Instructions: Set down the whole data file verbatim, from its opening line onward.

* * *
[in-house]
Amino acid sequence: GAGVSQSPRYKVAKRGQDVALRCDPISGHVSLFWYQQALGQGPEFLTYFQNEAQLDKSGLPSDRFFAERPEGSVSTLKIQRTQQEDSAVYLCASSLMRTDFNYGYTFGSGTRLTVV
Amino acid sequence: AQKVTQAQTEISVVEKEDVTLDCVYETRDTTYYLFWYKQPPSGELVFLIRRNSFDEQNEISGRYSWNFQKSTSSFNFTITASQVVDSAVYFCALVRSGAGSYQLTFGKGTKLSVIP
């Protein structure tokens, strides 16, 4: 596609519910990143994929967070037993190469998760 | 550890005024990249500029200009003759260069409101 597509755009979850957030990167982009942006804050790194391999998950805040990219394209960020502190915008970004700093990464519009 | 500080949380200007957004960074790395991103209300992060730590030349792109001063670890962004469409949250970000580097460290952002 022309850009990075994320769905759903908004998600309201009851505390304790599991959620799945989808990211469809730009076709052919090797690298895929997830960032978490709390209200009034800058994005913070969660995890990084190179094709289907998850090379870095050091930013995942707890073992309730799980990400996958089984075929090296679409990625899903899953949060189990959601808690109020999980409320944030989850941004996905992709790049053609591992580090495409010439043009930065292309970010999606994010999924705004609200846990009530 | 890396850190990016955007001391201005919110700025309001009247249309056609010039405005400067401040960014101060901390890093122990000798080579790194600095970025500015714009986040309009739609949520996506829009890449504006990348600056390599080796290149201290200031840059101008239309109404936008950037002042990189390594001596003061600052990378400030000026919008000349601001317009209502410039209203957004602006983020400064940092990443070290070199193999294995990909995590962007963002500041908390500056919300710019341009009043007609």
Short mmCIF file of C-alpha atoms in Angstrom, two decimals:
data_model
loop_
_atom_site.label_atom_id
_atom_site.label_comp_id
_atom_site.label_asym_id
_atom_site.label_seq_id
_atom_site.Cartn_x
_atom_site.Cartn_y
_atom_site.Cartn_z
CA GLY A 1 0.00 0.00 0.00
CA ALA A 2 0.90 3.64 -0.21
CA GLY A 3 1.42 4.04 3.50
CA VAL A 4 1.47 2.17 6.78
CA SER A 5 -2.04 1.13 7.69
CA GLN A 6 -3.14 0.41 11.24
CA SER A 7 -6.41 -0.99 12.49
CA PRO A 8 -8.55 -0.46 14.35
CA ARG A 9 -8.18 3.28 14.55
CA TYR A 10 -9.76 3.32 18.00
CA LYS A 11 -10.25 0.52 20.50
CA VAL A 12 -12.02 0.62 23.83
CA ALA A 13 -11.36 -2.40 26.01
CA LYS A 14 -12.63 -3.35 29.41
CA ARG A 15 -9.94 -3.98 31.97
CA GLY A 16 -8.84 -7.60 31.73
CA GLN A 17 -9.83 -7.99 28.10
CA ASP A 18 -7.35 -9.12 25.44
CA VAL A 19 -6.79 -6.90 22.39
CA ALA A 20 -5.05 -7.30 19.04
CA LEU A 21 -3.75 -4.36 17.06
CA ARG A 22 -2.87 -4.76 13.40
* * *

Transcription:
[in-house]
Amino acid sequence: GAGVSQSPRYKVAKRGQDVALRCDPISGHVSLFWYQQALGQGPEFLTYFQNEAQLDKSGLPSDRFFAERPEGSVSTLKIQRTQQEDSAVYLCASSLMRTDFNYGYTFGSGTRLTVV
Amino acid sequence: AQKVTQAQTEISVVEKEDVTLDCVYETRDTTYYLFWYKQPPSGELVFLIRRNSFDEQNEISGRYSWNFQKSTSSFNFTITASQVVDSAVYFCALVRSGAGSYQLTFGKGTKLSVIP
């Protein structure tokens, strides 16, 4: 596609519910990143994929967070037993190469998760 | 550890005024990249500029200009003759260069409101 597509755009979850957030990167982009942006804050790194391999998950805040990219394209960020502190915008970004700093990464519009 | 500080949380200007957004960074790395991103209300992060730590030349792109001063670890962004469409949250970000580097460290952002 022309850009990075994320769905759903908004998600309201009851505390304790599991959620799945989808990211469809730009076709052919090797690298895929997830960032978490709390209200009034800058994005913070969660995890990084190179094709289907998850090379870095050091930013995942707890073992309730799980990400996958089984075929090296679409990625899903899953949060189990959601808690109020999980409320944030989850941004996905992709790049053609591992580090495409010439043009930065292309970010999606994010999924705004609200846990009530 | 890396850190990016955007001391201005919110700025309001009247249309056609010039405005400067401040960014101060901390890093122990000798080579790194600095970025500015714009986040309009739609949520996506829009890449504006990348600056390599080796290149201290200031840059101008239309109404936008950037002042990189390594001596003061600052990378400030000026919008000349601001317009209502410039209203957004602006983020400064940092990443070290070199193999294995990909995590962007963002500041908390500056919300710019341009009043007609």
Short mmCIF file of C-alpha atoms in Angstrom, two decimals:
data_model
loop_
_atom_site.label_atom_id
_atom_site.label_comp_id
_atom_site.label_asym_id
_atom_site.label_seq_id
_atom_site.Cartn_x
_atom_site.Cartn_y
_atom_site.Cartn_z
CA GLY A 1 0.00 0.00 0.00
CA ALA A 2 0.90 3.64 -0.21
CA GLY A 3 1.42 4.04 3.50
CA VAL A 4 1.47 2.17 6.78
CA SER A 5 -2.04 1.13 7.69
CA GLN A 6 -3.14 0.41 11.24
CA SER A 7 -6.41 -0.99 12.49
CA PRO A 8 -8.55 -0.46 14.35
CA ARG A 9 -8.18 3.28 14.55
CA TYR A 10 -9.76 3.32 18.00
CA LYS A 11 -10.25 0.52 20.50
CA VAL A 12 -12.02 0.62 23.83
CA ALA A 13 -11.36 -2.40 26.01
CA LYS A 14 -12.63 -3.35 29.41
CA ARG A 15 -9.94 -3.98 31.97
CA GLY A 16 -8.84 -7.60 31.73
CA GLN A 17 -9.83 -7.99 28.10
CA ASP A 18 -7.35 -9.12 25.44
CA VAL A 19 -6.79 -6.90 22.39
CA ALA A 20 -5.05 -7.30 19.04
CA LEU A 21 -3.75 -4.36 17.06
CA ARG A 22 -2.87 -4.76 13.40